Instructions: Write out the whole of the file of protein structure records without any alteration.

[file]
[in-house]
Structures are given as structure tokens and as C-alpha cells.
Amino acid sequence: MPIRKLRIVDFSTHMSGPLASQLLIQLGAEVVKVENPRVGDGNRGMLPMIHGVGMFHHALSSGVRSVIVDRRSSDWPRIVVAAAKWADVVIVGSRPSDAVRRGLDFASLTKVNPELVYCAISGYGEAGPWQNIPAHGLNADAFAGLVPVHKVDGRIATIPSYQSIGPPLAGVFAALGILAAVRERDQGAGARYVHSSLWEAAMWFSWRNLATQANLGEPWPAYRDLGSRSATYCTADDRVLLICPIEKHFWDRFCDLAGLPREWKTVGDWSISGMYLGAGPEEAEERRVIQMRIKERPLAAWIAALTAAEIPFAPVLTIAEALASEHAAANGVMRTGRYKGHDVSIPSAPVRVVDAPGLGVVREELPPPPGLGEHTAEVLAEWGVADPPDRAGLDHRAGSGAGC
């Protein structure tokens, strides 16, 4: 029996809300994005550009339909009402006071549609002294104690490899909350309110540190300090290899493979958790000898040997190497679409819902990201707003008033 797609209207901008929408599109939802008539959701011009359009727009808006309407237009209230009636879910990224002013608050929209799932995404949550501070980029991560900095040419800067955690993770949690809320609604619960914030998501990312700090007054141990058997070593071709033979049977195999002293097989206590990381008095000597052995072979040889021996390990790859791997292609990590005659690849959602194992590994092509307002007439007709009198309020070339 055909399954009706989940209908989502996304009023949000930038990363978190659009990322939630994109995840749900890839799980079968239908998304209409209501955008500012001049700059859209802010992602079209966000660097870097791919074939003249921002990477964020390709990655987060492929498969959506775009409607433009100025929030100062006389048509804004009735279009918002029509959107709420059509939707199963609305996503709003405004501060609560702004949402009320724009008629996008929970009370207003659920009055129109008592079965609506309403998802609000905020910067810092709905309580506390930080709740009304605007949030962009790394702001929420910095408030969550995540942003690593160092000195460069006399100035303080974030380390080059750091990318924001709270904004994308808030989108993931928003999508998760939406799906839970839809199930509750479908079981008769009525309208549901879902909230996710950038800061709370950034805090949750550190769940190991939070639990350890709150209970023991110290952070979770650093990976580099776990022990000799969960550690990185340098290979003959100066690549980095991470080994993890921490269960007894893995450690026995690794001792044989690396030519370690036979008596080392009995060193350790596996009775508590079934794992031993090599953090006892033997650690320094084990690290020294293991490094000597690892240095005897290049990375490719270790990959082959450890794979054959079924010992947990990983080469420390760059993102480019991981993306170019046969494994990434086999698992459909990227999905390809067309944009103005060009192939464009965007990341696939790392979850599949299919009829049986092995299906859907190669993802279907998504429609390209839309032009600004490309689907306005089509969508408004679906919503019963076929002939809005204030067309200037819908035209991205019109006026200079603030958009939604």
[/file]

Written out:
[in-house]
Structures are given as structure tokens and as C-alpha cells.
Amino acid sequence: MPIRKLRIVDFSTHMSGPLASQLLIQLGAEVVKVENPRVGDGNRGMLPMIHGVGMFHHALSSGVRSVIVDRRSSDWPRIVVAAAKWADVVIVGSRPSDAVRRGLDFASLTKVNPELVYCAISGYGEAGPWQNIPAHGLNADAFAGLVPVHKVDGRIATIPSYQSIGPPLAGVFAALGILAAVRERDQGAGARYVHSSLWEAAMWFSWRNLATQANLGEPWPAYRDLGSRSATYCTADDRVLLICPIEKHFWDRFCDLAGLPREWKTVGDWSISGMYLGAGPEEAEERRVIQMRIKERPLAAWIAALTAAEIPFAPVLTIAEALASEHAAANGVMRTGRYKGHDVSIPSAPVRVVDAPGLGVVREELPPPPGLGEHTAEVLAEWGVADPPDRAGLDHRAGSGAGC
């Protein structure tokens, strides 16, 4: 029996809300994005550009339909009402006071549609002294104690490899909350309110540190300090290899493979958790000898040997190497679409819902990201707003008033 797609209207901008929408599109939802008539959701011009359009727009808006309407237009209230009636879910990224002013608050929209799932995404949550501070980029991560900095040419800067955690993770949690809320609604619960914030998501990312700090007054141990058997070593071709033979049977195999002293097989206590990381008095000597052995072979040889021996390990790859791997292609990590005659690849959602194992590994092509307002007439007709009198309020070339 055909399954009706989940209908989502996304009023949000930038990363978190659009990322939630994109995840749900890839799980079968239908998304209409209501955008500012001049700059859209802010992602079209966000660097870097791919074939003249921002990477964020390709990655987060492929498969959506775009409607433009100025929030100062006389048509804004009735279009918002029509959107709420059509939707199963609305996503709003405004501060609560702004949402009320724009008629996008929970009370207003659920009055129109008592079965609506309403998802609000905020910067810092709905309580506390930080709740009304605007949030962009790394702001929420910095408030969550995540942003690593160092000195460069006399100035303080974030380390080059750091990318924001709270904004994308808030989108993931928003999508998760939406799906839970839809199930509750479908079981008769009525309208549901879902909230996710950038800061709370950034805090949750550190769940190991939070639990350890709150209970023991110290952070979770650093990976580099776990022990000799969960550690990185340098290979003959100066690549980095991470080994993890921490269960007894893995450690026995690794001792044989690396030519370690036979008596080392009995060193350790596996009775508590079934794992031993090599953090006892033997650690320094084990690290020294293991490094000597690892240095005897290049990375490719270790990959082959450890794979054959079924010992947990990983080469420390760059993102480019991981993306170019046969494994990434086999698992459909990227999905390809067309944009103005060009192939464009965007990341696939790392979850599949299919009829049986092995299906859907190669993802279907998504429609390209839309032009600004490309689907306005089509969508408004679906919503019963076929002939809005204030067309200037819908035209991205019109006026200079603030958009939604």